- The impact of liability on vaccine development and use for these populations needs to be addressed. For example, the principal obstacle to group B streptococcus vaccine development is that the target population to immunize would be pregnant women, for which liability issues are formidable. NVAC alone cannot effectively address these issues, although a joint task force with the Advisory Commission on Childhood Vaccines and the Vaccine Injury Compensation Program (VICP) could develop options with the Department of Health and Human Services, the Department of Justice, industry, and insurance carriers.
- Concerning development of a cytomegalovirus (CMV) vaccine to prevent perinatal infection, a priority in the IOM Report, the following three problems have impeded development: a paucity of data to convince decision-makers of the need for a vaccine, the perceived difficulty of performing efficacy trials, and the lack of industry interest. In order to address these problems, the National Vaccine Program Office (NVPO) and NVAC should organize a scientific workshop to consider barriers to the development of such a vaccine. This could address the prevalence of intrauterine infection, the pathogenesis of fetal infection, the development of animal and human challenge models, and the rapid diagnosis of infection in the fetus and newborn. The likely steps needed to define vaccine efficacy and safety also should be considered as well as the issues of delivering vaccine to adolescents and during pregnancy.
- Vaccine strategies for insulin dependent diabetes mellitus, multiple sclerosis, rheumatoid arthritis, and other chronic autoimmune diseases likely will be very different than those for vaccines developed against infectious diseases in the 20th century. In addition, those leading their development may have little experience in conducting efficacy trials and with the regulatory process. NVPO and NVAC should consider sponsoring a multidisciplinary scientific workshop on vaccines targeted for prevention and treatment of autoimmune diseases.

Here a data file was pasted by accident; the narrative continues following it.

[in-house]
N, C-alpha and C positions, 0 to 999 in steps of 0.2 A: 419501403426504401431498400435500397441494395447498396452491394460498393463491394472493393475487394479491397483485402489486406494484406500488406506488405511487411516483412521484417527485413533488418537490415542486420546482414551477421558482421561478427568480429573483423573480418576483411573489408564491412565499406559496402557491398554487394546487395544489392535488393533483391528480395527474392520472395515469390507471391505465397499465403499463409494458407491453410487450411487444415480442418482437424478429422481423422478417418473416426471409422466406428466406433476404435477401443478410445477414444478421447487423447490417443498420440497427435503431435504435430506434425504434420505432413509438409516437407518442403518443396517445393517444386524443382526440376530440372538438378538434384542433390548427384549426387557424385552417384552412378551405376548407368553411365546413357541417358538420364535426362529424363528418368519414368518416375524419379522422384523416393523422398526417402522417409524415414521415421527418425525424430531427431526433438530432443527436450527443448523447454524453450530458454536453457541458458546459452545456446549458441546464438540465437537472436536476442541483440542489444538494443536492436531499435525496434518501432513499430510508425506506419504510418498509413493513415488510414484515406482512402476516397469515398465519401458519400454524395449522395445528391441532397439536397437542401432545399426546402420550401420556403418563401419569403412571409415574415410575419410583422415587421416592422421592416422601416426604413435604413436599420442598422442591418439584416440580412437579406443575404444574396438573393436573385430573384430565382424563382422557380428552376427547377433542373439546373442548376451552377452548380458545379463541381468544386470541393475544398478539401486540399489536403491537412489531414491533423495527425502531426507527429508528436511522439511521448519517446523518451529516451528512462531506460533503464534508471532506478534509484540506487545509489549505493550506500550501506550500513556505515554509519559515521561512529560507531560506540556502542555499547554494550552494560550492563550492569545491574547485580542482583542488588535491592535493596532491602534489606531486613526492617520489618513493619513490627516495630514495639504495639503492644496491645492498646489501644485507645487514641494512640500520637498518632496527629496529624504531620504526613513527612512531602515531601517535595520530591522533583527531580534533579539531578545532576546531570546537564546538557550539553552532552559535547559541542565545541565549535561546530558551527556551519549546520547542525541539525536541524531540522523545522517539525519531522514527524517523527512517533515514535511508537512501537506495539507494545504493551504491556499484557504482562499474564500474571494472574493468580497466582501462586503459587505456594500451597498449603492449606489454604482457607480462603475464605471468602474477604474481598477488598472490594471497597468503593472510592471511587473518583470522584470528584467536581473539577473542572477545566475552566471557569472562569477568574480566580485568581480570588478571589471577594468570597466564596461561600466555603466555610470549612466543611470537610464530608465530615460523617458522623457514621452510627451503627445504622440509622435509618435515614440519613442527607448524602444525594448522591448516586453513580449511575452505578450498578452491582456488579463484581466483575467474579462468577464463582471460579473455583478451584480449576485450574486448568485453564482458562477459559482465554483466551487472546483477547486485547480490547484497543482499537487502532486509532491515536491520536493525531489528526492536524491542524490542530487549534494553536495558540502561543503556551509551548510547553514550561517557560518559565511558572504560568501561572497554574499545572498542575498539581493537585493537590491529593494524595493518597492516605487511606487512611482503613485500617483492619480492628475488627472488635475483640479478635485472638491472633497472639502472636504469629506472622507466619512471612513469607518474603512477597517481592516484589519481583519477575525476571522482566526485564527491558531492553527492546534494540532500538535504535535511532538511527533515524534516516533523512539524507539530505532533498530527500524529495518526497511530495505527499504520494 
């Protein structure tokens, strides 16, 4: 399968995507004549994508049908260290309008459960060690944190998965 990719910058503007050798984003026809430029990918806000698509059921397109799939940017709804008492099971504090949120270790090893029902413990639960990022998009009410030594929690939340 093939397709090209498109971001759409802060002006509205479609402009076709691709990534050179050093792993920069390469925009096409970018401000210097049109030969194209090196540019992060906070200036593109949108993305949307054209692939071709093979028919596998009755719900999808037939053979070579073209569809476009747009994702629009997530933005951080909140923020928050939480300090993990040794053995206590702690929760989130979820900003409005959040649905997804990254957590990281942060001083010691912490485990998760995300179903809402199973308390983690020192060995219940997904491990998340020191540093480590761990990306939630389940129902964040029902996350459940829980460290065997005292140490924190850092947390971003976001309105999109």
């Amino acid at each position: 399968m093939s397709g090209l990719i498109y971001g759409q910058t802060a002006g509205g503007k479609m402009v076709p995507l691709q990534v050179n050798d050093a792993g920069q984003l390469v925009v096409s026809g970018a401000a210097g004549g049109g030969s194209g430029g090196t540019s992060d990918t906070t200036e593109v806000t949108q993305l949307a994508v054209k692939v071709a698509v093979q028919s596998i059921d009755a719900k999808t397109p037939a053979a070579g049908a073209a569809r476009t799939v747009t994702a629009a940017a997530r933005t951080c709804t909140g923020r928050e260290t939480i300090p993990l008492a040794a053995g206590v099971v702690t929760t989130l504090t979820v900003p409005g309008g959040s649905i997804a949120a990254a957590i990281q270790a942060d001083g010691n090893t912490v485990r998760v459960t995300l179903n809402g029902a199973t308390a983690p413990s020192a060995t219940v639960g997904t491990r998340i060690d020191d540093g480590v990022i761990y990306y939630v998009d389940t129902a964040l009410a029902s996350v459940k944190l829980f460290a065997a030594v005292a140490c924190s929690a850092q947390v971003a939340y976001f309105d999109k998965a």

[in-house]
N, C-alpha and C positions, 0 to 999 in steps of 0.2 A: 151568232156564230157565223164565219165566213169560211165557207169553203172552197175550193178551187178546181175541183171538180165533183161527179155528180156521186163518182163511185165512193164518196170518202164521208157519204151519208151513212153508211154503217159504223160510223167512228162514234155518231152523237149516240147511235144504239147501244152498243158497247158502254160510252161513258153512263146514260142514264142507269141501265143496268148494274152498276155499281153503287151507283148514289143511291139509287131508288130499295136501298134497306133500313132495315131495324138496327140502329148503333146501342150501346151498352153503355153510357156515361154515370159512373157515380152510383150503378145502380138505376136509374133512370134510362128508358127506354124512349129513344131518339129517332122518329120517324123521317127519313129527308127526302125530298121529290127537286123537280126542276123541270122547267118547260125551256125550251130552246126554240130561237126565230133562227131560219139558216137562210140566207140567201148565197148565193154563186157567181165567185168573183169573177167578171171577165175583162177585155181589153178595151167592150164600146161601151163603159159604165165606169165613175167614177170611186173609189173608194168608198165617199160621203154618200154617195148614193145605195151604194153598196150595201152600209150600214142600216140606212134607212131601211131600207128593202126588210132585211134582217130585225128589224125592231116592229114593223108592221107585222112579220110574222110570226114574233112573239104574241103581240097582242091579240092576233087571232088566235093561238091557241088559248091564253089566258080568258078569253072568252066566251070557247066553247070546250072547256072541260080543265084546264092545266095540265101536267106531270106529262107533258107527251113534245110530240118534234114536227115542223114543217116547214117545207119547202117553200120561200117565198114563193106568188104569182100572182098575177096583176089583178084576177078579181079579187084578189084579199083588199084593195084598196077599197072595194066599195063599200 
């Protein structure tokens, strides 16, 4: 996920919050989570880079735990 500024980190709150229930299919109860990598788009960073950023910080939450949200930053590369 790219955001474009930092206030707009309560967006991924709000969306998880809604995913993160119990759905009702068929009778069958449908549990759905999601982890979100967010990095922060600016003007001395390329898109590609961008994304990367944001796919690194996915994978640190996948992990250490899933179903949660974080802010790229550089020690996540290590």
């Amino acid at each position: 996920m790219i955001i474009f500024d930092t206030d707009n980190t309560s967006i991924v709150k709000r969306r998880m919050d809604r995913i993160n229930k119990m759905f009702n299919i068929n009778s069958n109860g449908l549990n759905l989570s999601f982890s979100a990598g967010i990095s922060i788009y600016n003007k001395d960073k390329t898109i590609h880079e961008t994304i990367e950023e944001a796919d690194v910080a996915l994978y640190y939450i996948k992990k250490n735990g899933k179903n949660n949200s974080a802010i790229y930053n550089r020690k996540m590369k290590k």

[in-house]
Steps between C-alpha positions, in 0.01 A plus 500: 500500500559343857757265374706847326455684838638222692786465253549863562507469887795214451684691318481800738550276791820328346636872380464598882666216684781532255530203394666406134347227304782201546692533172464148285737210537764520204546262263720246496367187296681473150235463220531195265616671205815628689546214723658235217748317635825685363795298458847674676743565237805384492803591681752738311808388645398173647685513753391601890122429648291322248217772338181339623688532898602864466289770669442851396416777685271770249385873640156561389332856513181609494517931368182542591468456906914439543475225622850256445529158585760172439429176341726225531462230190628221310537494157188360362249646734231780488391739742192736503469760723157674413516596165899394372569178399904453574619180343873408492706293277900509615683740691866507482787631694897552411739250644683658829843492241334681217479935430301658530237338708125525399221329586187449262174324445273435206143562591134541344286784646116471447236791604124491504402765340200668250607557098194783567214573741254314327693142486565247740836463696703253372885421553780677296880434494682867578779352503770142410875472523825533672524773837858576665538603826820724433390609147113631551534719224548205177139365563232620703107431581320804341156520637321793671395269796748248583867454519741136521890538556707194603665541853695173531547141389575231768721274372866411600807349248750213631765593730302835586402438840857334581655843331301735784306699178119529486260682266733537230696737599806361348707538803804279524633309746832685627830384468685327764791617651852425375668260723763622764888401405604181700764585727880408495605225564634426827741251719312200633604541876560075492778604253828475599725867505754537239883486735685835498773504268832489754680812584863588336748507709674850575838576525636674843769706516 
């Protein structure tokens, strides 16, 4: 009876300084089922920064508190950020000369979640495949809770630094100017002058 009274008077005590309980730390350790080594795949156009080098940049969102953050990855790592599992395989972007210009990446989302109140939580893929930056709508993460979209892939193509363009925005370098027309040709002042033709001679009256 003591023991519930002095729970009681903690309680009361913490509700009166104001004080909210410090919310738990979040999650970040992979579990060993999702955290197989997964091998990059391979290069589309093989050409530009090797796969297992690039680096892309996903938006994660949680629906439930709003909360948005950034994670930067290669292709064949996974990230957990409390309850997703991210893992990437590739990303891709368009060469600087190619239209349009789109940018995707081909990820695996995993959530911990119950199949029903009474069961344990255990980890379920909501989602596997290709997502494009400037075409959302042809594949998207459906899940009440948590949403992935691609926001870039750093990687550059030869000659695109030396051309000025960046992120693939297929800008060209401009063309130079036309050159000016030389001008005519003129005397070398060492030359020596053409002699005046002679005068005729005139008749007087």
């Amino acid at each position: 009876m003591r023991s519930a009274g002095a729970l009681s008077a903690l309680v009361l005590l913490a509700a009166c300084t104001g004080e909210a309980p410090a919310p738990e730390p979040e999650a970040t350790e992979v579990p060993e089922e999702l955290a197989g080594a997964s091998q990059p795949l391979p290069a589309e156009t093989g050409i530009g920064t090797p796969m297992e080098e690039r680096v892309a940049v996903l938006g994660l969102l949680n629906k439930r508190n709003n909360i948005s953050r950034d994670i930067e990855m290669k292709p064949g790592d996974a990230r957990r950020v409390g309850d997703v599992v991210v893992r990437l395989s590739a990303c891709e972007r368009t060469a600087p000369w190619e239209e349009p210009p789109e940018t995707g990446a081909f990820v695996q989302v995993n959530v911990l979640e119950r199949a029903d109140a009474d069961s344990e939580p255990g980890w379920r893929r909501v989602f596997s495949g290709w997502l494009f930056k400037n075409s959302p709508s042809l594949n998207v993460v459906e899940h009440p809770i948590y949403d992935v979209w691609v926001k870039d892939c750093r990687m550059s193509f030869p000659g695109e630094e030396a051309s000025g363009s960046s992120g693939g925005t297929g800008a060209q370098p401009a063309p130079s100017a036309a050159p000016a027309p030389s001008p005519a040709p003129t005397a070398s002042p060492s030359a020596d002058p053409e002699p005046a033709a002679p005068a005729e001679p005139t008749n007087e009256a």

- NVAC should consider the global policy issues concerning vaccines against sexually transmitted diseases other than HIV such as Chlamydia trachomatis, Herpes simplex, and Neisseria gonorrhea. Major technical problems exist in the development of vaccines for these sexually transmitted diseases. However, the range of possible approaches is far from exhausted. Marketing concerns also exist and include questions of vaccine use. Who will use these vaccines once developed and will normal individuals be willing to label themselves as high-risk by accepting the vaccines?
- The NVAC should continue to assess the impact of the Report and methodology for assessing disease burden on vaccine development, decisions to initiate programs in industry, and funding of research in academic and government laboratories.